It’s no myth that firms must grow to survive. In the industry, either the firm grows by successfully serving clients to create more business and referrals, or it stagnates, shedding talent and clients to other firms that are growing. While the need for growth is widely accepted as truth, the best strategy on how to achieve growth depends on the business.
For law firms that choose to grow, the options are limited to: growing organically using existing resources, making lateral additions of key partners or mergers with other firms.
Although most studies suggest 70% to 90% of mergers and acquisitions fail to reach their goals, recently there has been a wave of mergers and acquisitions among law firms in an effort to achieve various strategic objectives.
According to legal consulting firm Altman Weil Inc. there were 88 mergers of law firms in the U.S. during 2013, the most since Altman Weil began tracking such information.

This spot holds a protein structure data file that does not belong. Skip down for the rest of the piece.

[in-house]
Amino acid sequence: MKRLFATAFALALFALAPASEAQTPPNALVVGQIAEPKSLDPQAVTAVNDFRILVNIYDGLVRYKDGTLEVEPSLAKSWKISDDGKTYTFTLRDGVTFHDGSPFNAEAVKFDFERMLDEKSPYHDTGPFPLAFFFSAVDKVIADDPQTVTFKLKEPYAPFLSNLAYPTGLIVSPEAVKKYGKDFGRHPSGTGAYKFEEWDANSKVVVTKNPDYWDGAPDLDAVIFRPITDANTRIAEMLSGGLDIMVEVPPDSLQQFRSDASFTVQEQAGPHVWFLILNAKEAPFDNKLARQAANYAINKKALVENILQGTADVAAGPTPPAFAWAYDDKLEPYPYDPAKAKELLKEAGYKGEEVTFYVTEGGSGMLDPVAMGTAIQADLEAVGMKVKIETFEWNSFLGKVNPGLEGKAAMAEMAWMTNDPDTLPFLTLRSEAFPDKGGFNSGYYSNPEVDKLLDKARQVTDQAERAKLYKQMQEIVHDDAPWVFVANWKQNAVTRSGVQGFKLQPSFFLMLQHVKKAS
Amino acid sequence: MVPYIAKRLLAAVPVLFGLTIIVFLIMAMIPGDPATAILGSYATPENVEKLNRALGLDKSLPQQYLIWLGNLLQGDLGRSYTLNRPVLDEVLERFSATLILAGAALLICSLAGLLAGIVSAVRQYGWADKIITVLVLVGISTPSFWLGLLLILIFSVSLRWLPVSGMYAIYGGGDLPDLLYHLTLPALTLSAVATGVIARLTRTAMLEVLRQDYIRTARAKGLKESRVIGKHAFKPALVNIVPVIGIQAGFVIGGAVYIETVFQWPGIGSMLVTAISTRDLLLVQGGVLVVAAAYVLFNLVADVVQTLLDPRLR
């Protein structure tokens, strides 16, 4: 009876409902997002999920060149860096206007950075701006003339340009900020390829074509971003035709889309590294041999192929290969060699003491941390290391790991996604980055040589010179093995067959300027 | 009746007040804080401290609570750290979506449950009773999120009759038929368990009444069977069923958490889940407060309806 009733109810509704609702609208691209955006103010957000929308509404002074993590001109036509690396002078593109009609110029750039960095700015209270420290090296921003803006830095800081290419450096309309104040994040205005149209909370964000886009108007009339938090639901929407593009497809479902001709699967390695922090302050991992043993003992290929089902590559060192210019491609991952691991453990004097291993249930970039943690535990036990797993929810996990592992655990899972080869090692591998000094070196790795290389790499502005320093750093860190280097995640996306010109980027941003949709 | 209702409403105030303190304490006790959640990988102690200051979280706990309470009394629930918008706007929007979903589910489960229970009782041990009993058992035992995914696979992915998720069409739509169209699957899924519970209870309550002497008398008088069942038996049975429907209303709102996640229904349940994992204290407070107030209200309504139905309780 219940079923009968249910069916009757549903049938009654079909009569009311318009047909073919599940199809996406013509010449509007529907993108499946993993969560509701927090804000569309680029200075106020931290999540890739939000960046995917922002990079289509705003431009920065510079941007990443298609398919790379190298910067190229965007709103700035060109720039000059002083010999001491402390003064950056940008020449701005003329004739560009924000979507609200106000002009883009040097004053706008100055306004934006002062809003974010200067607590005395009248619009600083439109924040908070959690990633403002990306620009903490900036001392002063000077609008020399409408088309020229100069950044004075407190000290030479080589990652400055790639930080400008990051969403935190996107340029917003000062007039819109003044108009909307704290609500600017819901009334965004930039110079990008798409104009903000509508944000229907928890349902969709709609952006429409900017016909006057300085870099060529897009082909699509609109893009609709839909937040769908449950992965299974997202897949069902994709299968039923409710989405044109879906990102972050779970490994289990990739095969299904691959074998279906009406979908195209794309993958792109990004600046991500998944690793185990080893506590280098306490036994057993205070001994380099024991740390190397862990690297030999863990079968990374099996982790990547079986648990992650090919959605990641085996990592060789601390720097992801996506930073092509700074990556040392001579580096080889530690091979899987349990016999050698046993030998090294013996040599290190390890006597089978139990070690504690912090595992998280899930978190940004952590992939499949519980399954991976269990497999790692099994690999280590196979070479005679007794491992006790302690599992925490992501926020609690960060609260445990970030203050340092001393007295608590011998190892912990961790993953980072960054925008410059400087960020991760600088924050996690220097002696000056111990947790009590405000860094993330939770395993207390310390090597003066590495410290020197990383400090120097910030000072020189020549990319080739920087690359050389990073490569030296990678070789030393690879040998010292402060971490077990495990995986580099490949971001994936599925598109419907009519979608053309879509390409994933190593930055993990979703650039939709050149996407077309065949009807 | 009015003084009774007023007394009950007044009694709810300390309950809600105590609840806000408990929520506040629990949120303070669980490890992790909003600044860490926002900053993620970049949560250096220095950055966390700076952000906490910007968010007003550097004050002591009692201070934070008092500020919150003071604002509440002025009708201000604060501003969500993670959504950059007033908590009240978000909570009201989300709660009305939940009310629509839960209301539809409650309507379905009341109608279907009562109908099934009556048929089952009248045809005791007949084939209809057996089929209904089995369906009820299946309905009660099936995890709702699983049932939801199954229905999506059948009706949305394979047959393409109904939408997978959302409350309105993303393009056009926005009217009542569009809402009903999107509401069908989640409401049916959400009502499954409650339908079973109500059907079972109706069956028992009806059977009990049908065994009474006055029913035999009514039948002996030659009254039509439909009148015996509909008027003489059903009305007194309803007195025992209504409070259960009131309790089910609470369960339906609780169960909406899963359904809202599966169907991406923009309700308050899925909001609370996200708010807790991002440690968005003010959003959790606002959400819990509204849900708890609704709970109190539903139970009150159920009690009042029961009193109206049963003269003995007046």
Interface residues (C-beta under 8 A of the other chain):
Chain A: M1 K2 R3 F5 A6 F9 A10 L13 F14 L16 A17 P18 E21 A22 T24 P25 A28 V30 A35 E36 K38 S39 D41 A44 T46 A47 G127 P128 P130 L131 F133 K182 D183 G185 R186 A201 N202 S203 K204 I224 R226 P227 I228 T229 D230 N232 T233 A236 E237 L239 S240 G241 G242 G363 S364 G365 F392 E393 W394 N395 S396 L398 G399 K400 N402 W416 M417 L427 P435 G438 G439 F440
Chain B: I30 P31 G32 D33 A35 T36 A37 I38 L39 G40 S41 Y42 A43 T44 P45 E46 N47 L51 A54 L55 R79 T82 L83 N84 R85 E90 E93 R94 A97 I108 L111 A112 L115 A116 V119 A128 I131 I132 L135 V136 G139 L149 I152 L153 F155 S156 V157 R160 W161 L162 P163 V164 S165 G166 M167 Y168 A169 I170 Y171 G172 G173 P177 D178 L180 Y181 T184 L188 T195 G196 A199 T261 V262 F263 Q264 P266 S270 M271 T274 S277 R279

In our experience, the most common reasons for a merger are some variation of the following:
To gain or expand expertise in certain industry groups
To alleviate financial burdens or improve the firm’s financial outlook
To gain access to new markets
To better serve growing clients that have an increased demand for services
To achieve top tier status in the marketplace by increasing lawyer headcount and revenues
There are a host of reasons why firms choose to merge but one fact remains true and that is the importance of due diligence throughout the initial phases of the merger. A strategic plan should be approved before the merger process is started, then the firm should address the following questions:
How do we want our clients to perceive us and how do they perceive us now?
How does the profession view us and how do we want them to view us?
How do our non-partners and our staff perceive us and how do we want them to perceive us?
What are the things we value about our current firm and how can we protect them?
What clients do we wish to attract and how will we go about attracting them?
How do we view our management structure?